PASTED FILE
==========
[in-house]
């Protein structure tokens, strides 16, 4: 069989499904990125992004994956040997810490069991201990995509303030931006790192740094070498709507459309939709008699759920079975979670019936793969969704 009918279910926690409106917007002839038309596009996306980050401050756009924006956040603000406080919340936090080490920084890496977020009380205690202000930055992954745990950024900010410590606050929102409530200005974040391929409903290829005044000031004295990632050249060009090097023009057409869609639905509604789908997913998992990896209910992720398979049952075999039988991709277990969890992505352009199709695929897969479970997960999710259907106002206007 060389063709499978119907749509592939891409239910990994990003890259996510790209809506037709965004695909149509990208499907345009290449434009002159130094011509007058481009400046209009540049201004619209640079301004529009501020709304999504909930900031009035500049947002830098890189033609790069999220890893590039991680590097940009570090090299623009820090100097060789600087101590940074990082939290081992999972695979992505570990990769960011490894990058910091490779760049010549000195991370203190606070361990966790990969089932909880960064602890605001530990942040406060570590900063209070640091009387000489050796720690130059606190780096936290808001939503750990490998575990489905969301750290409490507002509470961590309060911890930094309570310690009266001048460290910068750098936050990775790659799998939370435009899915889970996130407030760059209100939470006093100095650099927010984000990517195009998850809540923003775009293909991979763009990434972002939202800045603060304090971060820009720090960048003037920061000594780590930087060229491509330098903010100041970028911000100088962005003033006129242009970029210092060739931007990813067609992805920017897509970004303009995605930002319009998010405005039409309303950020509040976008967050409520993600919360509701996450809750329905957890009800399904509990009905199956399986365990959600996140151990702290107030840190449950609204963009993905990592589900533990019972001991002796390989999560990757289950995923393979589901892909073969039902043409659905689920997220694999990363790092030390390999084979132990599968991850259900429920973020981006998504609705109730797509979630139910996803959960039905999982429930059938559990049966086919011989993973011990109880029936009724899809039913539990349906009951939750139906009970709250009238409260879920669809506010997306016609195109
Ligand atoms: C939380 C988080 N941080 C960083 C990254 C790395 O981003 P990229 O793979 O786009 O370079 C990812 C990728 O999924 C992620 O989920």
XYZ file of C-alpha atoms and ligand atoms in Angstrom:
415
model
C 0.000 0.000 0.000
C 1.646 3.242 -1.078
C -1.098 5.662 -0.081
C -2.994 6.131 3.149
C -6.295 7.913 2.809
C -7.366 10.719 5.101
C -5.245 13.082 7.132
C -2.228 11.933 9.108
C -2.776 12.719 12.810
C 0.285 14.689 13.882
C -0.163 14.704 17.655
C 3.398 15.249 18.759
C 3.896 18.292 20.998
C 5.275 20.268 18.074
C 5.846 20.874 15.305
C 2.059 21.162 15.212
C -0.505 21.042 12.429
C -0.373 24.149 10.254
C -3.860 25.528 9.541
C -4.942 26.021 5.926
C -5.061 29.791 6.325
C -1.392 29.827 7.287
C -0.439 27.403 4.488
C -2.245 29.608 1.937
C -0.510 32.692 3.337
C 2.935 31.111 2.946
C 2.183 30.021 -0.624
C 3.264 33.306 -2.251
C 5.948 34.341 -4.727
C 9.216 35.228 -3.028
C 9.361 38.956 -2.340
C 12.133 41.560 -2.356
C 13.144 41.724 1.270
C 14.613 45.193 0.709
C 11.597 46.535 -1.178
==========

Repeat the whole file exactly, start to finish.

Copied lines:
[in-house]
């Protein structure tokens, strides 16, 4: 069989499904990125992004994956040997810490069991201990995509303030931006790192740094070498709507459309939709008699759920079975979670019936793969969704 009918279910926690409106917007002839038309596009996306980050401050756009924006956040603000406080919340936090080490920084890496977020009380205690202000930055992954745990950024900010410590606050929102409530200005974040391929409903290829005044000031004295990632050249060009090097023009057409869609639905509604789908997913998992990896209910992720398979049952075999039988991709277990969890992505352009199709695929897969479970997960999710259907106002206007 060389063709499978119907749509592939891409239910990994990003890259996510790209809506037709965004695909149509990208499907345009290449434009002159130094011509007058481009400046209009540049201004619209640079301004529009501020709304999504909930900031009035500049947002830098890189033609790069999220890893590039991680590097940009570090090299623009820090100097060789600087101590940074990082939290081992999972695979992505570990990769960011490894990058910091490779760049010549000195991370203190606070361990966790990969089932909880960064602890605001530990942040406060570590900063209070640091009387000489050796720690130059606190780096936290808001939503750990490998575990489905969301750290409490507002509470961590309060911890930094309570310690009266001048460290910068750098936050990775790659799998939370435009899915889970996130407030760059209100939470006093100095650099927010984000990517195009998850809540923003775009293909991979763009990434972002939202800045603060304090971060820009720090960048003037920061000594780590930087060229491509330098903010100041970028911000100088962005003033006129242009970029210092060739931007990813067609992805920017897509970004303009995605930002319009998010405005039409309303950020509040976008967050409520993600919360509701996450809750329905957890009800399904509990009905199956399986365990959600996140151990702290107030840190449950609204963009993905990592589900533990019972001991002796390989999560990757289950995923393979589901892909073969039902043409659905689920997220694999990363790092030390390999084979132990599968991850259900429920973020981006998504609705109730797509979630139910996803959960039905999982429930059938559990049966086919011989993973011990109880029936009724899809039913539990349906009951939750139906009970709250009238409260879920669809506010997306016609195109
Ligand atoms: C939380 C988080 N941080 C960083 C990254 C790395 O981003 P990229 O793979 O786009 O370079 C990812 C990728 O999924 C992620 O989920």
XYZ file of C-alpha atoms and ligand atoms in Angstrom:
415
model
C 0.000 0.000 0.000
C 1.646 3.242 -1.078
C -1.098 5.662 -0.081
C -2.994 6.131 3.149
C -6.295 7.913 2.809
C -7.366 10.719 5.101
C -5.245 13.082 7.132
C -2.228 11.933 9.108
C -2.776 12.719 12.810
C 0.285 14.689 13.882
C -0.163 14.704 17.655
C 3.398 15.249 18.759
C 3.896 18.292 20.998
C 5.275 20.268 18.074
C 5.846 20.874 15.305
C 2.059 21.162 15.212
C -0.505 21.042 12.429
C -0.373 24.149 10.254
C -3.860 25.528 9.541
C -4.942 26.021 5.926
C -5.061 29.791 6.325
C -1.392 29.827 7.287
C -0.439 27.403 4.488
C -2.245 29.608 1.937
C -0.510 32.692 3.337
C 2.935 31.111 2.946
C 2.183 30.021 -0.624
C 3.264 33.306 -2.251
C 5.948 34.341 -4.727
C 9.216 35.228 -3.028
C 9.361 38.956 -2.340
C 12.133 41.560 -2.356
C 13.144 41.724 1.270
C 14.613 45.193 0.709
C 11.597 46.535 -1.178